EscapeUnder Maryland law there are two different degrees for the crime of escape, and they have vastly different consequences upon conviction.  First-degree escape is actually a felony, which carries a maximum 10-year prison sentence, but it only applies if a person is charged with fleeing from a place of confinement such as jail, prison, or juvenile detention center.  This sentence must be served consecutive to the term of confinement being served at the time of the escape.  For example if a person is serving a 5-year prison sentence for an assault and manages to break out of jail, he or she must finish the assault sentence and then will face additional time for the new charge.  But in reality, most escapes are of the second-degree variety, which is a misdemeanor with a maximum sentence of 3 years.

There are a variety of acts that can result in a second-degree escape charge, and we have seen many cases where a defendant that something that he or she had no idea would result in new criminal charges.  First off, a person may not knowingly depart from custody without authorization from police or a judge.  If a cop places a person under arrest and he or she so much as walks away from the officer, this can be seen as a crime.  Perhaps the most common type of second-degree escape case occurs when a person is temporarily released from custody, and then fails to return.  This can occur if a person is sentenced to multiple weekends in jail but fails to report at the assigned place and time.  It can also occur if a person is granted a furlough and does not return to custody.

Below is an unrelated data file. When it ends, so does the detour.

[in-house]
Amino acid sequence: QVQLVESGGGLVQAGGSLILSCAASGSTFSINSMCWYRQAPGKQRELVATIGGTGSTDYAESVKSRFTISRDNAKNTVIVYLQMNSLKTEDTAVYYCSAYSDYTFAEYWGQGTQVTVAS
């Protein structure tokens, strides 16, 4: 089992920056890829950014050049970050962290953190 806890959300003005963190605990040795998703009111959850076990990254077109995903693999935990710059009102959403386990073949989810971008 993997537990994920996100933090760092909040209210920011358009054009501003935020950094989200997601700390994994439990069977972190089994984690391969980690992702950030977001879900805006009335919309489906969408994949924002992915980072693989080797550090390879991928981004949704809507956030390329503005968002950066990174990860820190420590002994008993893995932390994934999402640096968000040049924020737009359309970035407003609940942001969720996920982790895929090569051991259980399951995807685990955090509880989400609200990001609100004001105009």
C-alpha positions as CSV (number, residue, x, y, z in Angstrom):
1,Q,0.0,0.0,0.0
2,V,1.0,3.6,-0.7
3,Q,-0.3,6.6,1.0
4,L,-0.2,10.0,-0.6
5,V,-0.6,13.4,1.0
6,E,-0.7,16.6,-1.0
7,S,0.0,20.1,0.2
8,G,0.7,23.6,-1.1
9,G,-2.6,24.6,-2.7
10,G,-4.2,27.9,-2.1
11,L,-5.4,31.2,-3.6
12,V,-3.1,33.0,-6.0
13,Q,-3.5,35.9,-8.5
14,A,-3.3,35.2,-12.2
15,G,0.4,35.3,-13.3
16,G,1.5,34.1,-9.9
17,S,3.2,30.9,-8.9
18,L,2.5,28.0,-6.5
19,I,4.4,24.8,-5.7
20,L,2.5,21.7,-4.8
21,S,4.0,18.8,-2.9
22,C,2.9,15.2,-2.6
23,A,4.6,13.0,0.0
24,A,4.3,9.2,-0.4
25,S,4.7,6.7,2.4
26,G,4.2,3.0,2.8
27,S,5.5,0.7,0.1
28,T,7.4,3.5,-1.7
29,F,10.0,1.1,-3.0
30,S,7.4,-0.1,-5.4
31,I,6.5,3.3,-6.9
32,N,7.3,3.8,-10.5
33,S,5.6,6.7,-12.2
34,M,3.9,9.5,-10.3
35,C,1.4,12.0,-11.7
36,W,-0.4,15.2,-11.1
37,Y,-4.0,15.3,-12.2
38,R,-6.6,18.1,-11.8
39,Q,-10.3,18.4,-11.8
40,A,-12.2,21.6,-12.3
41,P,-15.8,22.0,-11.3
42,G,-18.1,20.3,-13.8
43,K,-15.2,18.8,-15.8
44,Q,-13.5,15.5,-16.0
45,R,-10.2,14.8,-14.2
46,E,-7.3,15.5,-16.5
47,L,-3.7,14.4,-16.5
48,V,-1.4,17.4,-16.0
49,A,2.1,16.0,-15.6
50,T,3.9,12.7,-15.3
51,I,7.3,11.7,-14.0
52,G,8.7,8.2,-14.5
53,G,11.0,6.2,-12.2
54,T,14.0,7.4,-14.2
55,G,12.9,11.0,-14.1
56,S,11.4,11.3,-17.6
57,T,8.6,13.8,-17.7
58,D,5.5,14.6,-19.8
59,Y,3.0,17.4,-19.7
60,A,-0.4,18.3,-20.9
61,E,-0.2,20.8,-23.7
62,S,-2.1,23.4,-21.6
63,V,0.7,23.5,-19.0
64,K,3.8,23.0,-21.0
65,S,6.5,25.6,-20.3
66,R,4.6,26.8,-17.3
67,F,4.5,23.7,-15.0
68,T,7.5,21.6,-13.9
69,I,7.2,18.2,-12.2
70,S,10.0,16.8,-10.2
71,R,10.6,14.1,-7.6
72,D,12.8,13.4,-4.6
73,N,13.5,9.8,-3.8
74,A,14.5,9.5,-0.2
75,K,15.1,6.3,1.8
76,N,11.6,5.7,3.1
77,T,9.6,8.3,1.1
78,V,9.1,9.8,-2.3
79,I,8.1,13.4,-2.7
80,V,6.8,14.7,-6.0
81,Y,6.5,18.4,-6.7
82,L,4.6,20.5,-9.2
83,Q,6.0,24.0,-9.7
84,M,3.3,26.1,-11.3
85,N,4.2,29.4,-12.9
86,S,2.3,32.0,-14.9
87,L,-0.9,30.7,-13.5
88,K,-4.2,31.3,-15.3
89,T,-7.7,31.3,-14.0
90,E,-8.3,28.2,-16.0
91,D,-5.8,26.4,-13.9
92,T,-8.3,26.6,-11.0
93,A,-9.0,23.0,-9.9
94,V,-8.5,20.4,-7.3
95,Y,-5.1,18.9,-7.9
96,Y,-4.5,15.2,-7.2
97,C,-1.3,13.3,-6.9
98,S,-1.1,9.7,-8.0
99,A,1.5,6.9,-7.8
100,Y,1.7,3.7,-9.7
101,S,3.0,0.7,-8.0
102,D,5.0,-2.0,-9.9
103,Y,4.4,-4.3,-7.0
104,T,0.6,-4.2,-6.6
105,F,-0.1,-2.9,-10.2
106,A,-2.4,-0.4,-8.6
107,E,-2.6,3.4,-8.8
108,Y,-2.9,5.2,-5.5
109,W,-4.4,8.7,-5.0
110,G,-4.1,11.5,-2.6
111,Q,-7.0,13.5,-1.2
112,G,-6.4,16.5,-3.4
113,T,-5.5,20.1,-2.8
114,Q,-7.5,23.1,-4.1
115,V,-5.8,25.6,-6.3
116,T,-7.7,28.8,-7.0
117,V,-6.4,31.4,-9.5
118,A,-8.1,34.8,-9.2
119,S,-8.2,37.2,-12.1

Home detention is also a common source for an escape charge, and typical occurs when a person is under house arrest pursuant to pretrial supervision, temporary release, or a signed order from a judge.  We have seen a people charged with a crime for leaving their house for a matter of minutes while on home detention and or GPS monitoring.  The state does not care how long the defendant left, and even if he or she goes across the street to buy a gallon of milk charges could be filed.  Escaping from home detention may also result in a violation of probation if the detention is ordered pursuant to a conviction.  Other sources of this charge include tampering with or cutting off an ankle monitor or bracelet that is used to track a person’s location.  If a person intentionally destroys a monitoring device it is irrelevant if the person did not actually leave his or her home.

Probation sentences that include home detention and monitoring are certainly better than jail time, but we understand that they can also be a setup.  Our criminal defense lawyers have extensive experience handling probation violations and new criminal charges from both first and second-degree escape.  We are eager to take on the state’s attorneys and parole and probation officers in order to keep our clients out of jail for these charges.  Contact The Herbst Firm immediately if you or a loved one has been arrested or is being investigated for this offense.
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